AP Psych-Unit 4 -Conditioning

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Any relatively permanent change in behavior brought about by change or practice.
Believed psychology should be the scientific study of observable behaviors and that all learning occurs through interaction with the enviornment
Classical Conditioning
Forming an association between two stimuli resulting in a learned response.
Neutral Stimulus
Produce no effect until paired with an unconditioned stimulus.
Unconditioned Stimulus
Naturally and automatically trigger an unconditioned response or reflex.
Unconditioned Response
An unlearned response that occurs naturally in response to the unconditioned stimulus.
Conditioned Stimulus
Previously neutral stimulus that, after associated with unconditioned stimulus, triggers a conditioned response.
Conditioned Response
Learned response to the previously neutral stimulus(conditioned stimulus).
First stage of learning when a response is first established and gradually strengthened.
Higher-Order Conditioning(Second-Order)
A procedure in which the conditioned stimulus is paired with a new neutral stimulus, creating a second conditioned stimulus.
Occurrences of a conditioned response decrease and disappear when no longer paired with an unconditioned stimulus.
Spontaneous Recovery
Return of a previously extinguished conditioned response following a rest period.
Stimulus Generalization
Tendency for the conditioned stimulus to evoke similar responses after the response has been conditioned.
Stimulus Discrimination
Ability to differentiate between conditioned stimulus and other stimuli that haven't been paired with an unconditioned stimulus.
Taste Aversion
Avoidance of a certain food following a period of illness after consuming that food.
Biological Preparedness
Some associations form more readily because they aid in survival.
Law of Effect
Thorndike's principle that actions that follow desirable consequences are more likely to be repeated than those following undesirable outcomes.
Operant Conditioning
Method of learning that occurs through rewards and punishments for behavior.
Reinforcers gradually guide an animal's actions toward a desired behavior.
Breaks tasks down into small steps and teaches those steps within the sequence itself.
Reinforcing Stimulus
Any event that strengthens the behavior it follows.
Positive Reinforcement
Adding something good to increase a behavior.
Negative Reinforcement
Removing something bad to increase a behavior.
Primary Reinforcement
Occurs naturally and doesn't require learning. Evolutionary basis: food, air, sleep, water, and sex.
Secondary (Conditioned) Reinforcers
Stimuli that have become rewarding by being paired with another reinforcing stimulus. Ex: money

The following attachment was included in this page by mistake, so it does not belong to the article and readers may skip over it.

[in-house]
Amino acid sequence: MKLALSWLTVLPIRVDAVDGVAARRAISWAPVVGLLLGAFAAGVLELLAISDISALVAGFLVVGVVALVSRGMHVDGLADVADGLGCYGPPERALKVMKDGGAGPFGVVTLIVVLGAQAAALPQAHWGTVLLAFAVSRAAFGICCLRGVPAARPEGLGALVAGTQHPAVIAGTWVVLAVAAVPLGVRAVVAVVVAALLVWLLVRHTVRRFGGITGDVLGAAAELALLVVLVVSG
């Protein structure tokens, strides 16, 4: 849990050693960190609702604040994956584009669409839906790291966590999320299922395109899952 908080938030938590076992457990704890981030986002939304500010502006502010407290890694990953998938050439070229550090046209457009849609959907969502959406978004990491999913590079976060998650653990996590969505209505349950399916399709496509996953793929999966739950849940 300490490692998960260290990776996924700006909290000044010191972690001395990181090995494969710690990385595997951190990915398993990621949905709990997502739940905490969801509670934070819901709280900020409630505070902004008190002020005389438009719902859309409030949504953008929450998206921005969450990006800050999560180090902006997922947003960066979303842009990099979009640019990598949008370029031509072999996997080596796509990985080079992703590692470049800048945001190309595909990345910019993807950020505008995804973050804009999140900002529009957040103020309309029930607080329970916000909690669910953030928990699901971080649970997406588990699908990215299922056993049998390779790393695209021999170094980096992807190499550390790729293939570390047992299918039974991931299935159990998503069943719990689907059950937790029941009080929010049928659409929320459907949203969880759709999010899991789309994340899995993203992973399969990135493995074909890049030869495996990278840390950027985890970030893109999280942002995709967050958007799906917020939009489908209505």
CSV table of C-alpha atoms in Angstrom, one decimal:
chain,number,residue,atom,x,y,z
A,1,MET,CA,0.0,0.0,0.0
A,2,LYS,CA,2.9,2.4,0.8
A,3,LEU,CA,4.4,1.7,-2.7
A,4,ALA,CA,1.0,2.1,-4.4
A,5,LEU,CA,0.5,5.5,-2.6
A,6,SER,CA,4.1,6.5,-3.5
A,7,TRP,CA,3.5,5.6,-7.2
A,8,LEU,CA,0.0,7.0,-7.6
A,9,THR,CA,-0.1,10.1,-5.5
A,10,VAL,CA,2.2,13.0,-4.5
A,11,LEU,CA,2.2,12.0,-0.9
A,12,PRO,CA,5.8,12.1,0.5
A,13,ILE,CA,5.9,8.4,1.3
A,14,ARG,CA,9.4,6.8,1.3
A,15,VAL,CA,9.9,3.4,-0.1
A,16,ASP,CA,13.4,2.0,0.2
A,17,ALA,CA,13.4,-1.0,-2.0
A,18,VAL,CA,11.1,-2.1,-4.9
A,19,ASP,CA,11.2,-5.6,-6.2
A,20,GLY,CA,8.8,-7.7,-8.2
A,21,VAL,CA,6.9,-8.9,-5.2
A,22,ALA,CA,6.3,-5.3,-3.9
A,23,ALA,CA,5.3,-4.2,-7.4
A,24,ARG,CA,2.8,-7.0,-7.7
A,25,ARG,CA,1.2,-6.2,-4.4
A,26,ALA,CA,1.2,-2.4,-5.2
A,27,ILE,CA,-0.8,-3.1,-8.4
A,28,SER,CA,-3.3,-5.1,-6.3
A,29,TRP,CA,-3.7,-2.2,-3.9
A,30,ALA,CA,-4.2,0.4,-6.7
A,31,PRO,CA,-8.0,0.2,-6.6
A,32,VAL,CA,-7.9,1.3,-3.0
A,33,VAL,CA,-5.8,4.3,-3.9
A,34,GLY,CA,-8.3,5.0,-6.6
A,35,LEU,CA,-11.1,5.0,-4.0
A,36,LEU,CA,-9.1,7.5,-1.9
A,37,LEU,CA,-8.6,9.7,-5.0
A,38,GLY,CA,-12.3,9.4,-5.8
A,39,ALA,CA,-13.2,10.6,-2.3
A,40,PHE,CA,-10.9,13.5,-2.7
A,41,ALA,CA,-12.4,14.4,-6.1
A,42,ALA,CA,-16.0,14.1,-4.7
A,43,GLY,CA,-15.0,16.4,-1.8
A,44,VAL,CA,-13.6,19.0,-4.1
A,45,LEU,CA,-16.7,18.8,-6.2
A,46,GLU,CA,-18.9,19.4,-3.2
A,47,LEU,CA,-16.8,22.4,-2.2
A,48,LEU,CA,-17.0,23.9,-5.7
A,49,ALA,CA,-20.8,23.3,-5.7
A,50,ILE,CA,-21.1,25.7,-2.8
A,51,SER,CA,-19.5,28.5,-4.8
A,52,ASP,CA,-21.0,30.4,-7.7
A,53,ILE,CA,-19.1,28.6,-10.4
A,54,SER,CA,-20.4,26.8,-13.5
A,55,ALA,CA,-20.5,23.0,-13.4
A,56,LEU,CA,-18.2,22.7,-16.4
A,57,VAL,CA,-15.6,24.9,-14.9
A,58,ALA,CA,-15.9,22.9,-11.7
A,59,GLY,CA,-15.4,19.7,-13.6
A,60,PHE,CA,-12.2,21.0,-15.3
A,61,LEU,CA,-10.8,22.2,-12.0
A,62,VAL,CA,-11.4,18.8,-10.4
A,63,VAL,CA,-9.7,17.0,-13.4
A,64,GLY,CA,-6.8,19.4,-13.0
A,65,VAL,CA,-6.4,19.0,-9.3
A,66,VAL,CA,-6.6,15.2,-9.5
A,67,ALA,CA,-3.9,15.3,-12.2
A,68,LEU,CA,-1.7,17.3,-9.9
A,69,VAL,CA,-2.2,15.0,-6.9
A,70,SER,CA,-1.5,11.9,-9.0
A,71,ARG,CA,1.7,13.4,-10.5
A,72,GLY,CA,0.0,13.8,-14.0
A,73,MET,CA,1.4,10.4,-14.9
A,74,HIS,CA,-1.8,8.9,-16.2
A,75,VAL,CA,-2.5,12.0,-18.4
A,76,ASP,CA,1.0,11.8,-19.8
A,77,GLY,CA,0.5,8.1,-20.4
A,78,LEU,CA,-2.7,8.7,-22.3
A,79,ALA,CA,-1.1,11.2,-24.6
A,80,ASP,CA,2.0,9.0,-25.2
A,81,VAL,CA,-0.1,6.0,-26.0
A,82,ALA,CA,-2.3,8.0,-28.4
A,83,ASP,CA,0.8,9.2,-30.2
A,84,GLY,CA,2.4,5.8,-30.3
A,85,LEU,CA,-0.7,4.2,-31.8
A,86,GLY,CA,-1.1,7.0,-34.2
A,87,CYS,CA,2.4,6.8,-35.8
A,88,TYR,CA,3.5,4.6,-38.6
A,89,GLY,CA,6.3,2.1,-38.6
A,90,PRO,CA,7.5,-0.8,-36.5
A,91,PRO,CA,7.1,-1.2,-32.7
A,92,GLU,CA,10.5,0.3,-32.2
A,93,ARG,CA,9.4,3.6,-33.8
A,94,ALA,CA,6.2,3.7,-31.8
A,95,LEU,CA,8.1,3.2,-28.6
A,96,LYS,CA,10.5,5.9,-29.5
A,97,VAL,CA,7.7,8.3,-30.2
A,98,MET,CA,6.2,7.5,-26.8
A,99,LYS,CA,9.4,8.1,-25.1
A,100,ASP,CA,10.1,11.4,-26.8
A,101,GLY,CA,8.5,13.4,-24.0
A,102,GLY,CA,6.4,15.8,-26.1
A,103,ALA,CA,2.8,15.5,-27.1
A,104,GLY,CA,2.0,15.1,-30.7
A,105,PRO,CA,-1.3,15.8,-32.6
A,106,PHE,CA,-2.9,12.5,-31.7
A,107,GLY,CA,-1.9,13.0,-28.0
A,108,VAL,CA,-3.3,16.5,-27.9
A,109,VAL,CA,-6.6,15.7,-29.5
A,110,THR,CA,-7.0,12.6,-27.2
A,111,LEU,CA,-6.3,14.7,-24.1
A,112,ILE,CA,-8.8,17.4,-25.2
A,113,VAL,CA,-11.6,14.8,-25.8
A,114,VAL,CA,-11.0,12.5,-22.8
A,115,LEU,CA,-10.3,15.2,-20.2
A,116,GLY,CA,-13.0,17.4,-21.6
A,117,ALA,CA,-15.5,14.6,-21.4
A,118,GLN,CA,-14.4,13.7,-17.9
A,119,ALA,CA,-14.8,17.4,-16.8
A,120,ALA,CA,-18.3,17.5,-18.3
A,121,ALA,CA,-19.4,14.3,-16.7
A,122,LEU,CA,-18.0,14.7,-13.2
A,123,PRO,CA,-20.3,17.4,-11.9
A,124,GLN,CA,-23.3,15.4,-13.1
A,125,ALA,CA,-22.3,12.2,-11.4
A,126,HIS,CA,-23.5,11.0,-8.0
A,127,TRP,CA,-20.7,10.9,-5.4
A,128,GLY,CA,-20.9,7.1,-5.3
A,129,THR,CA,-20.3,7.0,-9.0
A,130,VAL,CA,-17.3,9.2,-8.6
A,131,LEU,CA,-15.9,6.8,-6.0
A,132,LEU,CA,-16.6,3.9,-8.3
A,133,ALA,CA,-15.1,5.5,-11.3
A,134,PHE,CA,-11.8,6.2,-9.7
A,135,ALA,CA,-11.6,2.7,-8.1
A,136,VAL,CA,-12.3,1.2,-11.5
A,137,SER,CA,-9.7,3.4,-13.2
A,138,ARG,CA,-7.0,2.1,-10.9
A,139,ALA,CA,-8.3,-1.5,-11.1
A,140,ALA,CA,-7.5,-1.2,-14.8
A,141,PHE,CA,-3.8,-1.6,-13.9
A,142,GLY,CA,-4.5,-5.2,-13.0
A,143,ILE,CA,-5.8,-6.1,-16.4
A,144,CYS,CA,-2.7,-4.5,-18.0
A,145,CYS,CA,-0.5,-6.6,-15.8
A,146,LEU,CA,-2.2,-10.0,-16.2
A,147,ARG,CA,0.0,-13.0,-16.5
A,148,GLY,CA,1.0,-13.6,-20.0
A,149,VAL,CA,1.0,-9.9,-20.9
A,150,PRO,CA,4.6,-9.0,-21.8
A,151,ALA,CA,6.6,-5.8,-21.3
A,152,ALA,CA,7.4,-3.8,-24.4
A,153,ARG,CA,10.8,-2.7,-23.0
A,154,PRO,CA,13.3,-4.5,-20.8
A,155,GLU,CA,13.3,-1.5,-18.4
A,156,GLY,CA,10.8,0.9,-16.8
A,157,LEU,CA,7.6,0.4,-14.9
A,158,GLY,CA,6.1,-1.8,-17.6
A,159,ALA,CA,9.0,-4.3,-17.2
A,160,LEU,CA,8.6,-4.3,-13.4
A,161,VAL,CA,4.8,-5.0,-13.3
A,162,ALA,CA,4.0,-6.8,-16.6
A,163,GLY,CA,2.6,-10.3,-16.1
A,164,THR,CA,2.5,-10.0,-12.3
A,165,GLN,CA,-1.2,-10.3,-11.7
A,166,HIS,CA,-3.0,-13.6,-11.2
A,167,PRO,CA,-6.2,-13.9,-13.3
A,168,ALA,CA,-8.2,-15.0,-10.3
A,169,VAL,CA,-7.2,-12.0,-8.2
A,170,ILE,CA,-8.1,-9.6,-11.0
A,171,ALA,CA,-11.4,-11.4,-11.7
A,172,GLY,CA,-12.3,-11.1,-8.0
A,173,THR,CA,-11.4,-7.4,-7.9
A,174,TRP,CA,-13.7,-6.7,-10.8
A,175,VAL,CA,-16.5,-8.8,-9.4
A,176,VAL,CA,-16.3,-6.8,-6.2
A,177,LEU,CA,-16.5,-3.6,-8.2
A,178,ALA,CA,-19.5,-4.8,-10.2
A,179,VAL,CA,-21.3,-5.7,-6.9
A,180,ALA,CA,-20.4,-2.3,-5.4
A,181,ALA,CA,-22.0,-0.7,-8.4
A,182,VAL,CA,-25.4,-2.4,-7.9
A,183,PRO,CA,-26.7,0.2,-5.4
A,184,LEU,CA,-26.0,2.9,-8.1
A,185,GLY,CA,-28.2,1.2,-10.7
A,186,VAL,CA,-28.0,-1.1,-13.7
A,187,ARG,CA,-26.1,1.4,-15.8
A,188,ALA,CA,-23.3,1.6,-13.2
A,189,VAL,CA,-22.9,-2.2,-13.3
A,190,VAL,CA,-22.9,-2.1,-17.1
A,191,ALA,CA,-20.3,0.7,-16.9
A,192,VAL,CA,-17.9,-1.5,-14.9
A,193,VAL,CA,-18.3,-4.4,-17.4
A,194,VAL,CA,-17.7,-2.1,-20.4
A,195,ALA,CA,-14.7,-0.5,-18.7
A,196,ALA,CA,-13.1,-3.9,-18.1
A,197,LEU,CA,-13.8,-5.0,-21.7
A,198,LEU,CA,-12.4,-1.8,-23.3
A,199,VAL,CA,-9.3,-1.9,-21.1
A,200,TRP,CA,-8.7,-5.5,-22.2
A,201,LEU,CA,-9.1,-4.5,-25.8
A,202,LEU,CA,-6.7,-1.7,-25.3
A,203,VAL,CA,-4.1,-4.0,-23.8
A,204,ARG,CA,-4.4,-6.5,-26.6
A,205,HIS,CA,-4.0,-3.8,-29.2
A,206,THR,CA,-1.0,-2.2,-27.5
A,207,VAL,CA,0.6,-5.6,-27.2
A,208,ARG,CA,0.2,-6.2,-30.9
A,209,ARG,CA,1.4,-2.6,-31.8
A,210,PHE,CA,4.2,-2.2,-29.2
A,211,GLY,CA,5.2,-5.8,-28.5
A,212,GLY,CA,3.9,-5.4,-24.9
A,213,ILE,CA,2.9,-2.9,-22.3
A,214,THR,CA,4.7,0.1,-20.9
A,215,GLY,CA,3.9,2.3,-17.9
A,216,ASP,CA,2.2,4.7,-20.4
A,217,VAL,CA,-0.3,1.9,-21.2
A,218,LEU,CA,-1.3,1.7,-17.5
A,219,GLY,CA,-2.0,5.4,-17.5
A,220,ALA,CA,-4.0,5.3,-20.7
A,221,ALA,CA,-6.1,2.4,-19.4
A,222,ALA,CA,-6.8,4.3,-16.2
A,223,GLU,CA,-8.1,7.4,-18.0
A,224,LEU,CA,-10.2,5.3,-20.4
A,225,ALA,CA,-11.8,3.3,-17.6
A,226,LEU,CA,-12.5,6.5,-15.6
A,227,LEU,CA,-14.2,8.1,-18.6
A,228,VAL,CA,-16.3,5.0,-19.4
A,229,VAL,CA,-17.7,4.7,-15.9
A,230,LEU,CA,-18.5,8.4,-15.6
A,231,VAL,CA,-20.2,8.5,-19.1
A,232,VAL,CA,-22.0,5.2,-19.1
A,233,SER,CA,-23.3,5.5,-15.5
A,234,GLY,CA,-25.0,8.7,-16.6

Token Reinforcer
Symbols or tokens that can be exchanged for other reinforcers. Ex: arcade tickets
Adverse event or outcome that causes a decrease in the behavior it follows.
Positive Punishment
Adding something bad to decrease a behavior.
Negative Punishment
Removing something good to decrease a behavior.
Overjustification Effect
Being rewarded for doing something diminishes intrinsic motivation.
Schedules of Reinforcement
A pattern that defines how often a desired response will be reinforced.
Continuous Reinforcement
Desired behavior is reinforced each and every time it occurs.
Partial Reinforcement
The response is reinforced only part of the time, less quick to learn, but sticks longer.
Fixed-Ratio Schedule
Reinforced only after a specific number of responses.
Variable-Ratio Schedule
Response is reinforced after an unpredictable number of responses.
Fixed-Interval Schedule
First response is rewarded only after a specific amount of time has gone by.
Variable-Interval Schedule
A response is rewarded after an unpredictable amount of time has passed.
Observational Learning
L:earning through watching others. "Monkey see, monkey do"
Mirror Neurons
Nervous system cells that fire both when an organism itself is doing a behavior and also when observing another doing the behavior.
Latent Learning
One can learn something right away but not show it right away.
Insight Learning
A sudden realization of the problem's solution. "Light Bulb"
The Premack Principle
A person will perform less desirable tasks in order to perform more desirable ones as a consequence.
Learned Helplessness
A mental state in which an organism continues to experience a painful or unpleasant stimulus because it has learned that it has no ability to change the outcome.
External Locus of Control
The perception that a chance or outside forces beyond our control determine out fate.
Cognitive Learning
Learning mental information by observing events, watchign others, ir through language.
Intrinsic Motivation
A desire to perform a behavior effectively for its own sake, for internal reward.